This year’s VMworld was one for the books – both for Maxta and for me personally. It was Maxta’s fifth year there, and my tenth. I started counting when I stepped off the plane in Vegas realized I’ve attended every VMworld since 2008, when I joined VMware’s product marketing team.
Team Maxta ended up talking to several thousand people at the booth. These weren’t just drive-by conversations, either (“Here! Have a pen! Or a useless trinket. Can I scan you?”. To be fair, we did have some giveaways, but let’s just say they went faster than anyone could have anticipated.
While people lined up for a chance to win a Harley, we had in-depth conversations with VMworld attendees about hyperconvergence and why a software-based approach was best. There were a few common threads to the discussions we had at the booth and over coffee, lunch or drinks outside the expo floor:
- 75 percent knew at least a little bit about hyperconvergence. A quarter of people had heard the term but didn’t know what it meant.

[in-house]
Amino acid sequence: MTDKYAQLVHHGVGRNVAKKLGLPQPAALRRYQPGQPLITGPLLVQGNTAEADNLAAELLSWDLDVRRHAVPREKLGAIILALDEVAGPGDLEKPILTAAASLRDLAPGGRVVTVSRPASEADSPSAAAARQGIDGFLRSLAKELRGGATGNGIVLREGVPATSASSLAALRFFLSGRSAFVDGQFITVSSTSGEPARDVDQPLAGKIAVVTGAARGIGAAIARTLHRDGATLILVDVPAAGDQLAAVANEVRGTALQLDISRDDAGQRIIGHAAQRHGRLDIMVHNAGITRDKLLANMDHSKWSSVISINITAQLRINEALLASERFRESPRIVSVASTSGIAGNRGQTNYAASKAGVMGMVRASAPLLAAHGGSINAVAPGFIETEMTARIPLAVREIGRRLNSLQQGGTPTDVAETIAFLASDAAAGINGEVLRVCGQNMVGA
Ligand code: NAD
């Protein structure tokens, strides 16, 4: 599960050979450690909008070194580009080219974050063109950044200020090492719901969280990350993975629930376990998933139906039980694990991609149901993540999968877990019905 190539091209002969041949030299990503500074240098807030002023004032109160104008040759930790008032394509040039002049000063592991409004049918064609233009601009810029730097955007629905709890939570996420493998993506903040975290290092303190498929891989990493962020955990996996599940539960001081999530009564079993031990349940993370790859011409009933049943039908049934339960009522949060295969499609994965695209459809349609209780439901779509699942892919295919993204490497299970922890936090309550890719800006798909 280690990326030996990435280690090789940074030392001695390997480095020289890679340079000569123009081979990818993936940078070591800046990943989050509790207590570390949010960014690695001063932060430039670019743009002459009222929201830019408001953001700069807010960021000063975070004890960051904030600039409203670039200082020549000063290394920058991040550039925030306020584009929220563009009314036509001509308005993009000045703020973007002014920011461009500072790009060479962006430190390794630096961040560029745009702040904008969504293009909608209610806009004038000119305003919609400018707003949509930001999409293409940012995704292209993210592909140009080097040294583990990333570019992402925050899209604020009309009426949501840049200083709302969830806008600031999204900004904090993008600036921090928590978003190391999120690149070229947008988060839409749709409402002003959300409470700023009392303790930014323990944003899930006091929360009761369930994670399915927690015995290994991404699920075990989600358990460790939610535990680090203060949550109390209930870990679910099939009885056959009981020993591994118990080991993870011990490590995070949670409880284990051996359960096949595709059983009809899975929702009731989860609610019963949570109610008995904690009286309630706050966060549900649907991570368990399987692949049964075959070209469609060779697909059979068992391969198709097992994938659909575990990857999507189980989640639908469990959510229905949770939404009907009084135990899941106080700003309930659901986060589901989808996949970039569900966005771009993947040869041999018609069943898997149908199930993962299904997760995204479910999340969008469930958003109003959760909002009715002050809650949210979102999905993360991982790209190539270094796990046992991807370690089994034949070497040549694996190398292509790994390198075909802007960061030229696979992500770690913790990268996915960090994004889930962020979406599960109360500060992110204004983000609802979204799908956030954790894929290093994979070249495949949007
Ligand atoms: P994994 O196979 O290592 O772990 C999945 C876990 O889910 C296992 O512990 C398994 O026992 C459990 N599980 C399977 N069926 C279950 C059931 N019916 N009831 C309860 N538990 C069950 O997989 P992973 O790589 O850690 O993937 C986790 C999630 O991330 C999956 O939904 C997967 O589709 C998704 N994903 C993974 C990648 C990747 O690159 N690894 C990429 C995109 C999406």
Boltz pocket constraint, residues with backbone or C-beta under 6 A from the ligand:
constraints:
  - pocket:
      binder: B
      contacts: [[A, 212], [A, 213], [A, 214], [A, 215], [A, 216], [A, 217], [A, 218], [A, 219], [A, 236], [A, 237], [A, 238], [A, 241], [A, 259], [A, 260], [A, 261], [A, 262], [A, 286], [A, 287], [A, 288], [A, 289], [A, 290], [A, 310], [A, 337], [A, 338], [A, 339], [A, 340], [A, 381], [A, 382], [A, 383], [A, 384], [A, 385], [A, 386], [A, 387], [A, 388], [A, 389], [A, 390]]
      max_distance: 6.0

- Most everyone is still using traditional storage for some or all of their VMware infrastructure. . There’s a lot of talk about hyperconvergence, but the industry is still at the early stages of a transition from legacy storage architectures to software-based flexible architectures.
- 100 percent recognized the value of hyperconvergence. . Even storage managers who have been buying the same brand array for 15 or 20 years see value in consolidating servers, storage and networking.
- The flexibility of a software-based approach has broad appeal. . 5 years ago, IT managers were buying hardware and infrastructure software from the same vendor. Their mindset has changed rapidly, in large part thanks to virtualization and VMware.
- But it’s just hard to replace those arrays. . No sensible IT manager is going to throw out a storage array they just spent $100,000 or more on a year or two ago. Even though they know it’s harder to manage, they have to write down the cost of the storage over 4 or 5 years. It will take years for hyperconverged to displace traditional storage.
The slow but inevitable march of hyperconvergence and other next-generation platforms was clear at VMworld. Legacy storage vendors like Dell-EMC, NetApp and Hitachi had large booths, but so did every other next-generation storage, converged and hyperconverged vendor.
The datacenter is changing. Software on industry-standard hardware is becoming the norm. We invite you to download a free Maxta license and get hyperconvergence your way.